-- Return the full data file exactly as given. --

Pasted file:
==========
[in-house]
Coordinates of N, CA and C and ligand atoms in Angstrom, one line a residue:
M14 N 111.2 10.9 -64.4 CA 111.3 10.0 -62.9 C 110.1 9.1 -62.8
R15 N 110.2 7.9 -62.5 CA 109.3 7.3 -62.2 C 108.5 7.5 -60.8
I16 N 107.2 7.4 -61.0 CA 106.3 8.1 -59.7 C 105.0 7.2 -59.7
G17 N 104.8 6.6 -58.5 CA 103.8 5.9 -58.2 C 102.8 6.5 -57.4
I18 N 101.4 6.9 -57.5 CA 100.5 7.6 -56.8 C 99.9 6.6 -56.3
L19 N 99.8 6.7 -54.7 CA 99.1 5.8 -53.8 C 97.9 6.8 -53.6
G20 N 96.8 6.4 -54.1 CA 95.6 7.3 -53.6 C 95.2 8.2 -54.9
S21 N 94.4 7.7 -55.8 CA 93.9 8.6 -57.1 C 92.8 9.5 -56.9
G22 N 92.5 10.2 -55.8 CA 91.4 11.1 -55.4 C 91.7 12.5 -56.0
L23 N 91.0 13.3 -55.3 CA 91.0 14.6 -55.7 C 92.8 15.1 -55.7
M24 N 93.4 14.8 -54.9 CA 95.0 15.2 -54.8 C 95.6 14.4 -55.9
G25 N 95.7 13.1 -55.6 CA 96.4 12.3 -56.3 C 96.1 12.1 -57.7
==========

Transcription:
[in-house]
Coordinates of N, CA and C and ligand atoms in Angstrom, one line a residue:
M14 N 111.2 10.9 -64.4 CA 111.3 10.0 -62.9 C 110.1 9.1 -62.8
R15 N 110.2 7.9 -62.5 CA 109.3 7.3 -62.2 C 108.5 7.5 -60.8
I16 N 107.2 7.4 -61.0 CA 106.3 8.1 -59.7 C 105.0 7.2 -59.7
G17 N 104.8 6.6 -58.5 CA 103.8 5.9 -58.2 C 102.8 6.5 -57.4
I18 N 101.4 6.9 -57.5 CA 100.5 7.6 -56.8 C 99.9 6.6 -56.3
L19 N 99.8 6.7 -54.7 CA 99.1 5.8 -53.8 C 97.9 6.8 -53.6
G20 N 96.8 6.4 -54.1 CA 95.6 7.3 -53.6 C 95.2 8.2 -54.9
S21 N 94.4 7.7 -55.8 CA 93.9 8.6 -57.1 C 92.8 9.5 -56.9
G22 N 92.5 10.2 -55.8 CA 91.4 11.1 -55.4 C 91.7 12.5 -56.0
L23 N 91.0 13.3 -55.3 CA 91.0 14.6 -55.7 C 92.8 15.1 -55.7
M24 N 93.4 14.8 -54.9 CA 95.0 15.2 -54.8 C 95.6 14.4 -55.9
G25 N 95.7 13.1 -55.6 CA 96.4 12.3 -56.3 C 96.1 12.1 -57.7